In January 2008, The Lancet, the world's leading medical journal, published its ground breaking series on maternal and child nutrition, which successfully identified to the world the damaging effects of undernutrition.
The Series focused on interventions that could effectively and affordably reduce undernutrition, and played a key role in shifting the development agenda and spurring international action, helping to create global interest, leadership and commitment. Attention was also drawn to the first 1,000 days, from conception to two years of age, as a critical window of opportunity for growth and development.
At the time, I had recently begun working with mothers and their young children in the highlands of Ecuador with nutrition interventions, as part of my PhD research. It was an exciting time for nutrition and I felt part of a great global movement. I was also constantly reminded of what those 1,000 days meant for each of the growing babies in my project.
Five years later, I am even more committed and connected to the global nutrition movement and The Lancet is, too, as it continues to support the global nutrition agenda. The Lancet's 2013 nutrition series, launched in London, U.K., on June 6, looks at the unfinished agenda and how new ways must be found to reach mothers, children and young adults in the coming five years. Venkatesh Mannar, President of the Micronutrient Initiative, where I'm working now, is a co-author of one of the four papers, focusing on innovative ways to reach those most at risk.
We know that much has been accomplished to reduce the burden from undernutrition in the past five years; however, our work is far from over. Let's roll up our sleeves, everyone, and dig deeper is the main message coming from the new Series. There is more to be done.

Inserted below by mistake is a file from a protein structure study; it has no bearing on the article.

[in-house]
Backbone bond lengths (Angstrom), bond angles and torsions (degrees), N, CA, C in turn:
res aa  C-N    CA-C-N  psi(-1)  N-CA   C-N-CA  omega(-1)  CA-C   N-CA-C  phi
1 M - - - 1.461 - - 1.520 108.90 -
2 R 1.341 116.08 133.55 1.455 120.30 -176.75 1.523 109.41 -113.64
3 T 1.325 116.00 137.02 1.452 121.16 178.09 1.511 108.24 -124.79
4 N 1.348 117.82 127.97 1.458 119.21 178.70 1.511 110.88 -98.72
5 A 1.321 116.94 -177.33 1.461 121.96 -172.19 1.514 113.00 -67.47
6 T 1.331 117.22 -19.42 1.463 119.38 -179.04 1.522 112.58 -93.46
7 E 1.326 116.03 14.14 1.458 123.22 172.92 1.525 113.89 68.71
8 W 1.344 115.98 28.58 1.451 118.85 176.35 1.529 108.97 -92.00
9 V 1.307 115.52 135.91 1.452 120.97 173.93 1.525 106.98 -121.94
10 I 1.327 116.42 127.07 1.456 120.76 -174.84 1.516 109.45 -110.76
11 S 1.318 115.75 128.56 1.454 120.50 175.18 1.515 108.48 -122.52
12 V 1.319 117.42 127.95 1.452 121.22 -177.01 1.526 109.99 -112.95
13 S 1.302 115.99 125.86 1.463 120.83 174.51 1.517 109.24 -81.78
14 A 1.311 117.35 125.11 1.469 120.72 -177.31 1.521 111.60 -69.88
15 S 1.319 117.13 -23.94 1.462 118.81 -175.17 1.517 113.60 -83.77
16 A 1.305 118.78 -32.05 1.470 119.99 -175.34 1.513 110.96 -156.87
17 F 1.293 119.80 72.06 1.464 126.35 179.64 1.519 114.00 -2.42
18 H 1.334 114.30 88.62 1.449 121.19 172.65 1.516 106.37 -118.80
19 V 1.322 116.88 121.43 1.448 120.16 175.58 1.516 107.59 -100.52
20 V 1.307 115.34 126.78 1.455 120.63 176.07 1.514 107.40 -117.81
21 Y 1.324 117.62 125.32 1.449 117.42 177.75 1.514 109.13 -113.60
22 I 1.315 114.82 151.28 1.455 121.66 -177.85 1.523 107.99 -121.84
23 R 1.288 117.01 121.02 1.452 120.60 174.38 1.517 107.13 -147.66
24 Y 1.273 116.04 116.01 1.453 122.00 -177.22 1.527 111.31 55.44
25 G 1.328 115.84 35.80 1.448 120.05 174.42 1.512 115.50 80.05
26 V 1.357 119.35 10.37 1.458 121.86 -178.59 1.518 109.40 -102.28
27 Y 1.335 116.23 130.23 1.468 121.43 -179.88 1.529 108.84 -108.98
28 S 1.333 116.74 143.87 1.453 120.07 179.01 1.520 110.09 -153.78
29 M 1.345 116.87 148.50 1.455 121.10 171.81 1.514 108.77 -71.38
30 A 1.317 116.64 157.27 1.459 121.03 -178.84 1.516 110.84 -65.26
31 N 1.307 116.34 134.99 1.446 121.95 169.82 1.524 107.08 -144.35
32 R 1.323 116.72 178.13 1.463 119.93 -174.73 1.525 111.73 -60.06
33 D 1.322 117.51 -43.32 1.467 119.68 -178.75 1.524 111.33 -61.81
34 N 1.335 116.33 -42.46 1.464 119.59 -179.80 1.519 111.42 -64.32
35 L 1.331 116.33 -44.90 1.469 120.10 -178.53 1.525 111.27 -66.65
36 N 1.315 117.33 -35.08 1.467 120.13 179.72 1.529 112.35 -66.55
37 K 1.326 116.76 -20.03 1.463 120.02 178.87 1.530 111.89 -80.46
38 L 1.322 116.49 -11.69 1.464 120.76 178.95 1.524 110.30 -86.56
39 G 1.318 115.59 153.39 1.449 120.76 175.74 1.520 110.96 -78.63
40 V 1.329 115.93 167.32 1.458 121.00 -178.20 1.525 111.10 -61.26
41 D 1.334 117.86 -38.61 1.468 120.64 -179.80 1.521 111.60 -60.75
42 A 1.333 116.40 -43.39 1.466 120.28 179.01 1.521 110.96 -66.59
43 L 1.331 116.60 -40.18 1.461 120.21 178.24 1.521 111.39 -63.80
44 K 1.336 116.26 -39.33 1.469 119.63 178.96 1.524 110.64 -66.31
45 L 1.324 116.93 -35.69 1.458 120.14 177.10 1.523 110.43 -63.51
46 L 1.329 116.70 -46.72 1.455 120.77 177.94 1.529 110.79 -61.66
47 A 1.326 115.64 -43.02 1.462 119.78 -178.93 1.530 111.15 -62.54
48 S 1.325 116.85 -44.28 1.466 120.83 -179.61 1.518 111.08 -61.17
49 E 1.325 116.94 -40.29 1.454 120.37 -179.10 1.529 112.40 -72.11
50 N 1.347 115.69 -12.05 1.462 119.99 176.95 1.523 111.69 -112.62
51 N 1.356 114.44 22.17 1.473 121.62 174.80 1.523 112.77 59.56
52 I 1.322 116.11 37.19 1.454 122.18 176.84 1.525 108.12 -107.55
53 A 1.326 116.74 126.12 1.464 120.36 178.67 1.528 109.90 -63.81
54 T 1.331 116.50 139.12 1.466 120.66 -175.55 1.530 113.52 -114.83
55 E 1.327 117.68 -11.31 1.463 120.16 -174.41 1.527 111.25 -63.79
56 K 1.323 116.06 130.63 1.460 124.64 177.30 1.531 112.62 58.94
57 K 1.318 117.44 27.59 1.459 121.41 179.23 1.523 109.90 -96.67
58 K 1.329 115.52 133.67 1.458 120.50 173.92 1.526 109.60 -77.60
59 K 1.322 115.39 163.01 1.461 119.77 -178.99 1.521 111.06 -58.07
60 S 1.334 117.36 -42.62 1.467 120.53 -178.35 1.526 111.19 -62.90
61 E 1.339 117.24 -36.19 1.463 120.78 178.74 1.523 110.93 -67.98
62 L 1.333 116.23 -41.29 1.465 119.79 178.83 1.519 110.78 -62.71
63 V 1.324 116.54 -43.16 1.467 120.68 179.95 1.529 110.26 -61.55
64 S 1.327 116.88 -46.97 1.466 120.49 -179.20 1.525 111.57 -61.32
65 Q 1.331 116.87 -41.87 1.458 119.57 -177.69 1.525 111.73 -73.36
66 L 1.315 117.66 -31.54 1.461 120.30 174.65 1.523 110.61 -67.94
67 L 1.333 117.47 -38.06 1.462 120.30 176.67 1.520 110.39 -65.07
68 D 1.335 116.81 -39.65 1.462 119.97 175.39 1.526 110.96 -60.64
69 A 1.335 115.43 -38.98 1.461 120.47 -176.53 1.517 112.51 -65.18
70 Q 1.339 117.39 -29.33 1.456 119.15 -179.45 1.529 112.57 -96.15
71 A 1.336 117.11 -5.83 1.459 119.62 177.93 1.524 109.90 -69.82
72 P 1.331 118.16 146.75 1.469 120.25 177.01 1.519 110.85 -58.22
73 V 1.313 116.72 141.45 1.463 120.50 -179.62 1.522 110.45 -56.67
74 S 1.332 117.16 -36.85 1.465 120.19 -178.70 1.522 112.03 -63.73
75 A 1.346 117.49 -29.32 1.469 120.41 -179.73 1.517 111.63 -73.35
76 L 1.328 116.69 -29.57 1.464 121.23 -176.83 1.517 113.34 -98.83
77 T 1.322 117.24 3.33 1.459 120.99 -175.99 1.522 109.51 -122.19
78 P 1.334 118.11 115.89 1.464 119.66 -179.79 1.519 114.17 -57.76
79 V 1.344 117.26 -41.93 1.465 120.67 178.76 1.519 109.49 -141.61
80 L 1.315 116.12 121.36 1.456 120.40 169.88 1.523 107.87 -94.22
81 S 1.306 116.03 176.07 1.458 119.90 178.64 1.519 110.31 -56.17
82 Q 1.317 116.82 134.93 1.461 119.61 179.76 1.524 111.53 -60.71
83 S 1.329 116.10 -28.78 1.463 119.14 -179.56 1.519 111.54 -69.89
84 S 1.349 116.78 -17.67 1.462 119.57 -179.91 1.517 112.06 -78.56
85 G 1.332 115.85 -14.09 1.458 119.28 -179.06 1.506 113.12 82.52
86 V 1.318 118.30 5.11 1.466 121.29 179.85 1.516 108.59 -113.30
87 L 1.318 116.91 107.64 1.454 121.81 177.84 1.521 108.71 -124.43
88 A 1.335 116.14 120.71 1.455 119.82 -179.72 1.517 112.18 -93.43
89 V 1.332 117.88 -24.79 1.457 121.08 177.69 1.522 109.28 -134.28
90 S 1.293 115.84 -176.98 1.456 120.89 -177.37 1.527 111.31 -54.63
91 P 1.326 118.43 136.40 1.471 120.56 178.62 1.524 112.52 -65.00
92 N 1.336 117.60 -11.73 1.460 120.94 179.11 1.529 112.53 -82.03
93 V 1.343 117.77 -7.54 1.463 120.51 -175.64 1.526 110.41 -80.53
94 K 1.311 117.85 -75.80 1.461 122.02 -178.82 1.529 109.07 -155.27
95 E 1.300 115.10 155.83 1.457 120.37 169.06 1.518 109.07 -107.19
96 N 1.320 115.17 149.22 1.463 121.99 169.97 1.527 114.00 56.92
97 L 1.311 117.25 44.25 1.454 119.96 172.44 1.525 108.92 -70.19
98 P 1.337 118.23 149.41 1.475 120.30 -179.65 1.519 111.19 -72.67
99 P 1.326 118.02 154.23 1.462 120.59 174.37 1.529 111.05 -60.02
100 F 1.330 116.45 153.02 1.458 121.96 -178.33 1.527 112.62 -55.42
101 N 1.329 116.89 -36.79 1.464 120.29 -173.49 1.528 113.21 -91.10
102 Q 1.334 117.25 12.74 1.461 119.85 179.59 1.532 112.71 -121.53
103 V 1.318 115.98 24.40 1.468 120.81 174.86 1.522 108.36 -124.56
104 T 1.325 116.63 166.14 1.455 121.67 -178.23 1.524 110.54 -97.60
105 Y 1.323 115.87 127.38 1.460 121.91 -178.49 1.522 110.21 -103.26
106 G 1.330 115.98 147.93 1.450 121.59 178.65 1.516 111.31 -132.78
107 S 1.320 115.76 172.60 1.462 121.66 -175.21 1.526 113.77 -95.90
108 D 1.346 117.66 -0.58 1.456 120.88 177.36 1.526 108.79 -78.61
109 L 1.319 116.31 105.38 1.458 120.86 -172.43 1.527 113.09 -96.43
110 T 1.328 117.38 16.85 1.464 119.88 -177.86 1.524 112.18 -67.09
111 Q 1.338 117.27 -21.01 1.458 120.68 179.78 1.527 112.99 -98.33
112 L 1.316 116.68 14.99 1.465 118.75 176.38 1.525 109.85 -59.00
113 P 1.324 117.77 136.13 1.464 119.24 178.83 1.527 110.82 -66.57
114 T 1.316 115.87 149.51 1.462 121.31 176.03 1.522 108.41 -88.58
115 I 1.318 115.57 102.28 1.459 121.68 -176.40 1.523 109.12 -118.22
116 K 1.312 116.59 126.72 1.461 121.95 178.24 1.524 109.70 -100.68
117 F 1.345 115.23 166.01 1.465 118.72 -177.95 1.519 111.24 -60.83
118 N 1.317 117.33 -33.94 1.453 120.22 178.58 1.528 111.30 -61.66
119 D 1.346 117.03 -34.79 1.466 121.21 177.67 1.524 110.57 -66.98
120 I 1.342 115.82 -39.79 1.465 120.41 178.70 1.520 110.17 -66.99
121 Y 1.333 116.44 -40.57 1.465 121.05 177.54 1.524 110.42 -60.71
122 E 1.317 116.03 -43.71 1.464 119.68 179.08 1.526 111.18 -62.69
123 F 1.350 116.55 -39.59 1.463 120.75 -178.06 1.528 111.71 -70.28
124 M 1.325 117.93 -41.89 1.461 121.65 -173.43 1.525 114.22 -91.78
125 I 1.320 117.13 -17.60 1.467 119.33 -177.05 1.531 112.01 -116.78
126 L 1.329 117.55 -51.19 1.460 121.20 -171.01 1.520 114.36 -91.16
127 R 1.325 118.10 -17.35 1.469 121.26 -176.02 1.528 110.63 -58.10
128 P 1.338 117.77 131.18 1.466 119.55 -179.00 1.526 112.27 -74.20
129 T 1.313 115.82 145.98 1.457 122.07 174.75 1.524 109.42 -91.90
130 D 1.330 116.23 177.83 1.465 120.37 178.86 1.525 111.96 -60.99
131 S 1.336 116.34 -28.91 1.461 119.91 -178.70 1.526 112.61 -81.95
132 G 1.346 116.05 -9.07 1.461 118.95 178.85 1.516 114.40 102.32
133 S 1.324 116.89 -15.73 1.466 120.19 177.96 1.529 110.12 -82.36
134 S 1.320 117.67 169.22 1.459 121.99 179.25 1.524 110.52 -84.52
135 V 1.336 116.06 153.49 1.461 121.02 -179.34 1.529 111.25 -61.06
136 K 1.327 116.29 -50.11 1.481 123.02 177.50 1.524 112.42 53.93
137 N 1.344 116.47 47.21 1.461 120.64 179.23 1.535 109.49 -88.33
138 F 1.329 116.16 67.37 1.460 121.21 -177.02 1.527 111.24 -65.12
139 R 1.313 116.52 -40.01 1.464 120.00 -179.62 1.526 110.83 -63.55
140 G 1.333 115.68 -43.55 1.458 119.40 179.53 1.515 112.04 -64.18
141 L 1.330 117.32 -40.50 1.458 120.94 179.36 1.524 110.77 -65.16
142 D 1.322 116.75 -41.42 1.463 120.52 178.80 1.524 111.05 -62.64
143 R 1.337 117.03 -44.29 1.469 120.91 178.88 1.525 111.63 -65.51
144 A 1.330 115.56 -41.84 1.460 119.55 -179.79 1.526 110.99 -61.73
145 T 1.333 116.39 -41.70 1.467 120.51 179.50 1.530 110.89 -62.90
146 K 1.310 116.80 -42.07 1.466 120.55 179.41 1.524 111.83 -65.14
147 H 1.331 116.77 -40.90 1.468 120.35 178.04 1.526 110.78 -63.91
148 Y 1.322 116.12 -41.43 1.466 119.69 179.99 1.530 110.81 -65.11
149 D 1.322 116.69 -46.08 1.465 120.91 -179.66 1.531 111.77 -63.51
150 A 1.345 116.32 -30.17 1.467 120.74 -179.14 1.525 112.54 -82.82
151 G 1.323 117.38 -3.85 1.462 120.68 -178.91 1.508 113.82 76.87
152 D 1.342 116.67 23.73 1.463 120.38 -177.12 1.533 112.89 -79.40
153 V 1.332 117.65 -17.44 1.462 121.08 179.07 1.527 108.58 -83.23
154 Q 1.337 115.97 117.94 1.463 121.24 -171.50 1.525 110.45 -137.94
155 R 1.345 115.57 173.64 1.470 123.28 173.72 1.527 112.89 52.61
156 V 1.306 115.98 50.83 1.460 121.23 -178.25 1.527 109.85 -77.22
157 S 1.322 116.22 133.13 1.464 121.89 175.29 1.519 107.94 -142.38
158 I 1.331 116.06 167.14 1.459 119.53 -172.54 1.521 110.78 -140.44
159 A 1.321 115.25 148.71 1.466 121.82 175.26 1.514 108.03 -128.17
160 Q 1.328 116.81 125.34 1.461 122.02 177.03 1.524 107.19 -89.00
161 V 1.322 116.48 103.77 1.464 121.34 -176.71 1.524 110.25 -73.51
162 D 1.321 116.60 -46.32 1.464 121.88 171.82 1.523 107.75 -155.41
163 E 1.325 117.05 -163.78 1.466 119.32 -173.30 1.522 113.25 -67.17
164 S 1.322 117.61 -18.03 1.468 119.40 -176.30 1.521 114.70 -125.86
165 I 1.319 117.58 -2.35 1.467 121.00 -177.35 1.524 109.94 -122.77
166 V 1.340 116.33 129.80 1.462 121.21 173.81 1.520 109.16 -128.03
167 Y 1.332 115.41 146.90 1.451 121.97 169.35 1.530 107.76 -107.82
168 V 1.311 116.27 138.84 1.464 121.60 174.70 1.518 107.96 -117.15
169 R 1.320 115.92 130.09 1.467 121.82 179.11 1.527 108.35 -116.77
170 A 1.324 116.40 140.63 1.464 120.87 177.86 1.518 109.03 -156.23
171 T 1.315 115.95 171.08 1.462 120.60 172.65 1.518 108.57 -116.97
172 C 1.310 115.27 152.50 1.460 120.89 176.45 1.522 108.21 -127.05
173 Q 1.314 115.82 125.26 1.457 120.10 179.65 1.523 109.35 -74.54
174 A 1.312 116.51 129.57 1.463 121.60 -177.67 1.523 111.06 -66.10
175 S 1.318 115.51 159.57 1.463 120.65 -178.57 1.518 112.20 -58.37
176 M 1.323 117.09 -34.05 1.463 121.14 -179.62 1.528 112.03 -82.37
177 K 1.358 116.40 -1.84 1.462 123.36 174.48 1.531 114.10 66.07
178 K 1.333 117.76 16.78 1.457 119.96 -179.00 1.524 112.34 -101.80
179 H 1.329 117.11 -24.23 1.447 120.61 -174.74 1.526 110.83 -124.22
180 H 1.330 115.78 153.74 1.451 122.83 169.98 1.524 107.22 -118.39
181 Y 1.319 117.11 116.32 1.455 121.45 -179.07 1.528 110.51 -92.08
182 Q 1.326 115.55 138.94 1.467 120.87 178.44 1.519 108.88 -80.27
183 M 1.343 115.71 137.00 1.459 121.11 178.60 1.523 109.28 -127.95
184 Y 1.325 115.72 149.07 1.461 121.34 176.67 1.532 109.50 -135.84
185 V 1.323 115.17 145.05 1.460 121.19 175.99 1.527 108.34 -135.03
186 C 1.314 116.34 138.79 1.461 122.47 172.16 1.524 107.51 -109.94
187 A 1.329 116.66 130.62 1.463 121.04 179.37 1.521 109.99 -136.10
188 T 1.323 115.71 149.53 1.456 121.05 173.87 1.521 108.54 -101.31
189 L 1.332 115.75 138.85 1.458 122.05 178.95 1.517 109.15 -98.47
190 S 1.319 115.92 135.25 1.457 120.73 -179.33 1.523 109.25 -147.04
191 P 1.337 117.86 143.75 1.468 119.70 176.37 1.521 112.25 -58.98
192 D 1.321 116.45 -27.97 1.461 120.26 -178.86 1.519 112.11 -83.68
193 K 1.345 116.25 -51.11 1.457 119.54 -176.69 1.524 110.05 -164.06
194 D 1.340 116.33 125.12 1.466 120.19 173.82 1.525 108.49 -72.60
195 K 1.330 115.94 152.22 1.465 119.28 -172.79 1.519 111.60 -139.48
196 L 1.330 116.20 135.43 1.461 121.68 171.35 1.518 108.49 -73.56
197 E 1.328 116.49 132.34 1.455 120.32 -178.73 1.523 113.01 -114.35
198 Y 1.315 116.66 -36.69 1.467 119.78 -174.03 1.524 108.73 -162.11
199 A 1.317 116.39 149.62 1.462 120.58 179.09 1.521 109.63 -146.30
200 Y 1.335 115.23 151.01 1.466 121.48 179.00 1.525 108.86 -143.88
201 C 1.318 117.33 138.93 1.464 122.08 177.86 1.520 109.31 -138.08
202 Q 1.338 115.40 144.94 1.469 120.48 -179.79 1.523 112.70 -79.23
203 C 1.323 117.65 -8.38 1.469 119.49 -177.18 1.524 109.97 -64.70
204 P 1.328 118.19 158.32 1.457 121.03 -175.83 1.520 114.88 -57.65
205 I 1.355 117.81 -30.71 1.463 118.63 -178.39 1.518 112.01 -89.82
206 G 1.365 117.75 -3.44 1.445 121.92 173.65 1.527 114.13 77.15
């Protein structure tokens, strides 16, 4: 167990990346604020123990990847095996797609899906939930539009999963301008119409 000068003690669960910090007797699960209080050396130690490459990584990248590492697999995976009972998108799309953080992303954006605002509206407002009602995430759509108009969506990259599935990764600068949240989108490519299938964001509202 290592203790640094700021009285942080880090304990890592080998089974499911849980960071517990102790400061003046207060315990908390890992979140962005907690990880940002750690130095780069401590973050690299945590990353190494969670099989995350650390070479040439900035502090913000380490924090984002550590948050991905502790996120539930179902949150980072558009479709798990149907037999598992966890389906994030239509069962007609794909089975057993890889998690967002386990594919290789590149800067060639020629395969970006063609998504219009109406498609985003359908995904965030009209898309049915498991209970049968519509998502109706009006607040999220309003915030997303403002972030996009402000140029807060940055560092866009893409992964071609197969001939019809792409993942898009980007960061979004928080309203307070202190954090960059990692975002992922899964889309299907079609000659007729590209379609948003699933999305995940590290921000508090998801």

This is definitely the case in Guatemala, where I'm working with our Grand Challenges Canada project team right now. Guatemala is a country where nearly every other child under five years old is chronically malnourished, with even higher rates among Indigenous communities.
Undernutrition is the underlying cause of far too many deaths, and also leads to long term developmental and health problems, including weakened immune systems that can no longer fight off diseases, like diarrhoeal disease. In this vibrant country, diarrhoeal disease kills close to 1,000 children under the age of five every year. For those who survive, it wreaks havoc on their young bodies, holding them back from play and limiting their ability to grow and learn. Using zinc, in combination with oral rehydration salts, to treat diarrhoea helps children get better faster, at only about 50 cents for a full course of treatment. Affordable and simple, the Government of Guatemala has been working to scale up this important nutritional health program.
We are listening carefully and working to meet the needs of mothers when their child is sick from diarrhoea. We are working with health care workers, so they can be the agents of change for their communities and for the young children they treat. We are working to ensure that effective and inexpensive nutrition interventions are available and being used by the families who need them.
The Lancet series may not be well known to families throughout the world, but it is setting the stage for the next act of a global movement whose impact will be felt as we successfully reach the most vulnerable, those who are hardest to reach. In the daily reality for families, parents may not care very much about research and stats when their child is fighting for his or her life, but they are living the experience of being one of those numbers. They just want their child to be healthy and happy, again.
The Lancet provides valuable information and its important research will be incorporated into the work of policy makers, program people and decision makers. It will help keep the global nutrition momentum moving forward, as we continue to work hard in countries like Guatemala. And I am proud to be a part of that momentum.